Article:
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Hemp seeds as food

(January 2017)
 

Hemp or industrial hemp is a cannabis plant species (Cannabis sativa). Historically, hemp has been used as a source of fibre and oil. Hemp seeds and oil are used in other countries, including in Europe, Canada and the United States of America, in a range of foods. Hemp seeds contain protein, vitamins, minerals and polyunsaturated fatty acids, particularly omega-3 fatty acids.

Cannabis extracts have also been used in medicine for a variety of ailments. However hemp does not have therapeutic effects because it has low levels of cannabidiol, the active component of cannabis extracts used for medicinal purposes.

Hemp is different to other varieties of C. sativa which are commonly referred to as marijuana as it contains no, or very low levels of THC (delta 9-tetrahydrocannabinol), the cannabinoid associated with the psychoactive properties of marijuana.

Hemp is cultivated worldwide, including in Australia and New Zealand (under strict licensing arrangements) and is currently used in Australia and New Zealand as a source of fibre for clothing and building products.

Can hemp be used in food in Australia and New Zealand?

At present, the seeds or any other part of the hemp plant cannot be used as foods or as an ingredient in foods in Australia and New Zealand as it is prohibited by the Food Standards Code. However, hemp seed oil has been permitted for sale as a food in New Zealand since 2002 under the New Zealand Food (Safety) Regulations 2002.

Applications to permit foods derived from hemp

FSANZ has previously assessed two applications to permit the sale of low-THC hemp seeds and hemp seed products as foods (Application A360Use of industrial Hemp as a Novel Food and Application A1039Low-THC Hemp as a Food). Both were rejected by ministers responsible for food regulation (the Australia and New Zealand Ministerial Forum on Food Regulation).
 
Ministers were concerned that the availability of hemp seed foods may send a confused message to consumers about the acceptability and safety of illicit cannabis and pose problems for drug enforcement agencies.
 
In January 2015, when the Forum formally rejected the second application ministers asked the Food Regulation Standing Committee (FRSC) to do further work to consider enforcement, roadside drug testing and hemp marketing issues. In March 2016 ministers noted the final FRSC reports on these issues. They also noted that the results of a study into the effects on roadside drug testing would be critical to considering whether to permit the sale of low-THC hemp seed foods. In October 2016 ministers were advised the final report evaluating the impact of the consumption of low-THC hemp as a food on random drug testing protocols would be completed in early 2017.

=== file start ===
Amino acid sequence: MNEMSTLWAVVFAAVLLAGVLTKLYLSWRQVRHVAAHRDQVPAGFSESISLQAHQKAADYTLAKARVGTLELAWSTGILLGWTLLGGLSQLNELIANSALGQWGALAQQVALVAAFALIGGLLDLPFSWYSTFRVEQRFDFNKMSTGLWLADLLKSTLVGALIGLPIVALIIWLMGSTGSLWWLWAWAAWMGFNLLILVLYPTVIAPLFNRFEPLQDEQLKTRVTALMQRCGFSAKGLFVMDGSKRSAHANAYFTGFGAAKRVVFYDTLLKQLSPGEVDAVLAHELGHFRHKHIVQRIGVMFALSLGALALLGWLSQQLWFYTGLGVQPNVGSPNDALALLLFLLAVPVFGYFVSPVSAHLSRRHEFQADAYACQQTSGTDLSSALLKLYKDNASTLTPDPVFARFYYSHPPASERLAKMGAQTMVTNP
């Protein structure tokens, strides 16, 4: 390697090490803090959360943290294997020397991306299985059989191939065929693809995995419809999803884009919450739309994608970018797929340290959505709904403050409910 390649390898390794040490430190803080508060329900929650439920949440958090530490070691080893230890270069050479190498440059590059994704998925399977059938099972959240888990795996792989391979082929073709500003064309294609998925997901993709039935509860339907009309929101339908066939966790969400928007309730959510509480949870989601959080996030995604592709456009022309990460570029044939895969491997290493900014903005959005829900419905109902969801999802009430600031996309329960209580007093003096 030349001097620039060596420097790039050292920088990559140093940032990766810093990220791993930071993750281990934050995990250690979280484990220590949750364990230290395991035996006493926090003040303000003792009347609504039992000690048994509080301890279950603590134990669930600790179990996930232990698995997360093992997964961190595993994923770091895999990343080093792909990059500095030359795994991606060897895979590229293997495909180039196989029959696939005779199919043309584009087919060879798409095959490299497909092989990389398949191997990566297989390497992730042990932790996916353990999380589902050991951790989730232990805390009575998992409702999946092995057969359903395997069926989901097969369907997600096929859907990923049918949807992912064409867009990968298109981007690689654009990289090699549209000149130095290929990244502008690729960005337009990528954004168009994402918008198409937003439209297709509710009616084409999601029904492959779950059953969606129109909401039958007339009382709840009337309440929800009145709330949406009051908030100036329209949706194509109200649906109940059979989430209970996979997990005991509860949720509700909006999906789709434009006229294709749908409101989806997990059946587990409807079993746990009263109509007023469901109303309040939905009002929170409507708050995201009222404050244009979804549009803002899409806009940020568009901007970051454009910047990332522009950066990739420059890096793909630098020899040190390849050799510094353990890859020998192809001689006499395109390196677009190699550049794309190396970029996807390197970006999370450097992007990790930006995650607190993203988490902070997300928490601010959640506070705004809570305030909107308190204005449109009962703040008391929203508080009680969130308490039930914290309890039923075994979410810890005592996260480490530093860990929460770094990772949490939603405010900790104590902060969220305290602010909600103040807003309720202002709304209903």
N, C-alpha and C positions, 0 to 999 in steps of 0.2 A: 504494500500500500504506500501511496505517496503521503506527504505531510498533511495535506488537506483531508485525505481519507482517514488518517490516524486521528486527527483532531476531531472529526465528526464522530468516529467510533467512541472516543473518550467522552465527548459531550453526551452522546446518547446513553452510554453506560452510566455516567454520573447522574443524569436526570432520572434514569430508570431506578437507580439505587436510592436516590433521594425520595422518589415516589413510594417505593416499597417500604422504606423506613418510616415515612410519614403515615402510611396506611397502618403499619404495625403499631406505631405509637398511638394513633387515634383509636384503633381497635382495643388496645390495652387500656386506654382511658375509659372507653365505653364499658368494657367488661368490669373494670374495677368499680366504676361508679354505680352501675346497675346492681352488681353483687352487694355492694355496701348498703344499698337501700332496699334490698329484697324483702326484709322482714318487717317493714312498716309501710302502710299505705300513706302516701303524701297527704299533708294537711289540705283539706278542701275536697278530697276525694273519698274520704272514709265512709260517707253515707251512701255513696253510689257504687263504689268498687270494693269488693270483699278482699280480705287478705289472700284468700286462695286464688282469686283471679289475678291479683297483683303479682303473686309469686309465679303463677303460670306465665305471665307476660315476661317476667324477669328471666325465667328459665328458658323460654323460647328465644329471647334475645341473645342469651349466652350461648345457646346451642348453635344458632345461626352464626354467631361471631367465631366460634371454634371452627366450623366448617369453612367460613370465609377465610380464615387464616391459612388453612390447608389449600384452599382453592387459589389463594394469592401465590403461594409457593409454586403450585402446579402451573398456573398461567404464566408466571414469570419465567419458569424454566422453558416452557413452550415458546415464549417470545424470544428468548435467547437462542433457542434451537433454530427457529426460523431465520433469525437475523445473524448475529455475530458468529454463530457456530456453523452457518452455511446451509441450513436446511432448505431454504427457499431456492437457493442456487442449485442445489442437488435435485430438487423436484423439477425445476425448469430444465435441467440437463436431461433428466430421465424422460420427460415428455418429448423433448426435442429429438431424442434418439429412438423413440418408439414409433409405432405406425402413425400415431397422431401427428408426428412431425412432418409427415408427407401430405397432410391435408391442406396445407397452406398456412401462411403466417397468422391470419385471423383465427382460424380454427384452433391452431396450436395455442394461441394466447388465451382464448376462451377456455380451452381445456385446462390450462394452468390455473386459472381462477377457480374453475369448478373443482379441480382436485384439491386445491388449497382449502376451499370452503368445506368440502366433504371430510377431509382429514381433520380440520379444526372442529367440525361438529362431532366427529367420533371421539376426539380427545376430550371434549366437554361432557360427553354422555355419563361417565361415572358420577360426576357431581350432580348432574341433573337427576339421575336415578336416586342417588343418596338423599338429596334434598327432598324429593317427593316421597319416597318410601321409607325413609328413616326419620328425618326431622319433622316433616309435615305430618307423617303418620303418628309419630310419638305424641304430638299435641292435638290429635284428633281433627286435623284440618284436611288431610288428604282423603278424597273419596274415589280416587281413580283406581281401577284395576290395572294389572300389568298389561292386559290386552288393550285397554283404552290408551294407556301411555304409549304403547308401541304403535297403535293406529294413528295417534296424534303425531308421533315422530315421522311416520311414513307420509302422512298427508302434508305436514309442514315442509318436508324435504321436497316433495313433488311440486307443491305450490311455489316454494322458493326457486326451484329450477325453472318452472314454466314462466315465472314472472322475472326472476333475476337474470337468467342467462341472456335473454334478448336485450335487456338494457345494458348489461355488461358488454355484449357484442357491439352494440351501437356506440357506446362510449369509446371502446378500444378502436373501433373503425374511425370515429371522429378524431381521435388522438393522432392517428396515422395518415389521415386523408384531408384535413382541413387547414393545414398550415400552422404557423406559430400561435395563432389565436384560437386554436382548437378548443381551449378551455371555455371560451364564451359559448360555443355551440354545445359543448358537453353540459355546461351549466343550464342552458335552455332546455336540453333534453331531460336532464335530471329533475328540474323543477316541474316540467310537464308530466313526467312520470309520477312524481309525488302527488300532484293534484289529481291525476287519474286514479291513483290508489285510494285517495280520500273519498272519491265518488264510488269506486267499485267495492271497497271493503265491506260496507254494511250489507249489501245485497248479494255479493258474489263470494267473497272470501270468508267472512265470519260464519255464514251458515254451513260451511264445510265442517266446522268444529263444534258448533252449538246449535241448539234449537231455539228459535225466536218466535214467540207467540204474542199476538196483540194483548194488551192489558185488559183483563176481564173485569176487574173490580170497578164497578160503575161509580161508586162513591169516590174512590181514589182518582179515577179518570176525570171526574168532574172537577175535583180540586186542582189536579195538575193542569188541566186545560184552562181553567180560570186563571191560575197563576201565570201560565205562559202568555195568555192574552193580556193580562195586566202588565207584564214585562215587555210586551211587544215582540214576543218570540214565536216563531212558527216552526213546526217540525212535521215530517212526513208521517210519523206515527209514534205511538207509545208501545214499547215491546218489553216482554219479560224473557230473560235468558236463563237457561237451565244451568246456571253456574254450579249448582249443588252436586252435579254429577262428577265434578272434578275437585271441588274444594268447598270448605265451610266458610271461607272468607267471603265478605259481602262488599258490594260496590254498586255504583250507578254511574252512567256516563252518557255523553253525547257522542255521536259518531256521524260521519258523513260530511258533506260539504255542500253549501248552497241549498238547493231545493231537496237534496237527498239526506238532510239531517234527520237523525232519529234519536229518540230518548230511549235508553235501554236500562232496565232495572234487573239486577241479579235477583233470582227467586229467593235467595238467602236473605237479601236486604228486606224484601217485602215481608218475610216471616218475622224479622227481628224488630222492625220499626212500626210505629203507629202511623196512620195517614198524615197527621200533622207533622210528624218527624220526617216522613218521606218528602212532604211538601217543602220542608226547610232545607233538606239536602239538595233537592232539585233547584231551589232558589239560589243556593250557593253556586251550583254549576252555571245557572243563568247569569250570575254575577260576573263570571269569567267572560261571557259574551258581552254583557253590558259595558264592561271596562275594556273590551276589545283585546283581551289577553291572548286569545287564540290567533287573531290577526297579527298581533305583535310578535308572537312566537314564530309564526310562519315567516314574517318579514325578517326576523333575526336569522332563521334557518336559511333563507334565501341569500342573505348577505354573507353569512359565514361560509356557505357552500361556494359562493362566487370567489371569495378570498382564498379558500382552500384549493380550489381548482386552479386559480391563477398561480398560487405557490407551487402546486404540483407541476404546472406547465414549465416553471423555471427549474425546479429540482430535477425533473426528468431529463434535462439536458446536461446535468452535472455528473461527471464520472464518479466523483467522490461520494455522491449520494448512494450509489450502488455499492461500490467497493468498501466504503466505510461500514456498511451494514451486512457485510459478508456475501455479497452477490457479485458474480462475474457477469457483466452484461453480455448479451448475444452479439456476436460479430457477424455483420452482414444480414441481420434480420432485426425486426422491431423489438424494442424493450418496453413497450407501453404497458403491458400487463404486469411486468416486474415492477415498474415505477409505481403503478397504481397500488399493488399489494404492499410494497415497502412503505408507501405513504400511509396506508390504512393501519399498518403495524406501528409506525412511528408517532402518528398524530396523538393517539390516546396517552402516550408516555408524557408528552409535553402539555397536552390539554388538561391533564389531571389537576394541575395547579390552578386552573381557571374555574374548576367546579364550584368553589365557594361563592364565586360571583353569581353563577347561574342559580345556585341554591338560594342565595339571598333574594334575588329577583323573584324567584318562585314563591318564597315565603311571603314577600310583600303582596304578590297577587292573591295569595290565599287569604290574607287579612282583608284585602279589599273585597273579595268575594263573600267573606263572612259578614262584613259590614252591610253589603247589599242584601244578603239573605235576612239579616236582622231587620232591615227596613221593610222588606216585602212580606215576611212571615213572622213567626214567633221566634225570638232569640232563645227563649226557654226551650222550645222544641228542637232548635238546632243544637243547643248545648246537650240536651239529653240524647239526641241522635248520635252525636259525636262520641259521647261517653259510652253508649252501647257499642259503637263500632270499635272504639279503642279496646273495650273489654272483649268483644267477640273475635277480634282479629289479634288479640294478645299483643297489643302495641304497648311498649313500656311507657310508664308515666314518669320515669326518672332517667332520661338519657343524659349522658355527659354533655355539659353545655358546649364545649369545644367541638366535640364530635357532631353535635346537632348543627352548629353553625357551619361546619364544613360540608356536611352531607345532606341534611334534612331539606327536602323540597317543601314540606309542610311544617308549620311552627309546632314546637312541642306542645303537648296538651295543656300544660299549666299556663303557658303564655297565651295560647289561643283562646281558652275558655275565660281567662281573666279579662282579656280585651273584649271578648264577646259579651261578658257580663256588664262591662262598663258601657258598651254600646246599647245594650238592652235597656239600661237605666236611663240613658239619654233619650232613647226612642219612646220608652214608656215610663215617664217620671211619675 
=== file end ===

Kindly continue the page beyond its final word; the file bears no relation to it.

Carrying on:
Current proposal to permit foods derived from hemp

In March 2016 ministers asked FSANZ to prepare a proposal on how, if it was considered appropriate, low-THC hemp could legally be designated as a food. FSANZ was asked to consider the findings of the completed research projects noted above and policy advice on the marketing and advertising of low-THC hemp seed foods. FSANZ has prepared Proposal P1042 and a call for submissions was released in late July 2016.

If approved by FSANZ the Forum will consider this Proposal at their meeting in April 2017 when the results of the study on the effects on roadside drug testing will also be available. Within 60 days of being notified Ministers can inform FSANZ they do not intend to ask FSANZ to review its decision or ask FSANZ to review its decision.

 

More information

Communiques from the Forum on Food Regulation can be found on the food regulation website
 
 

 

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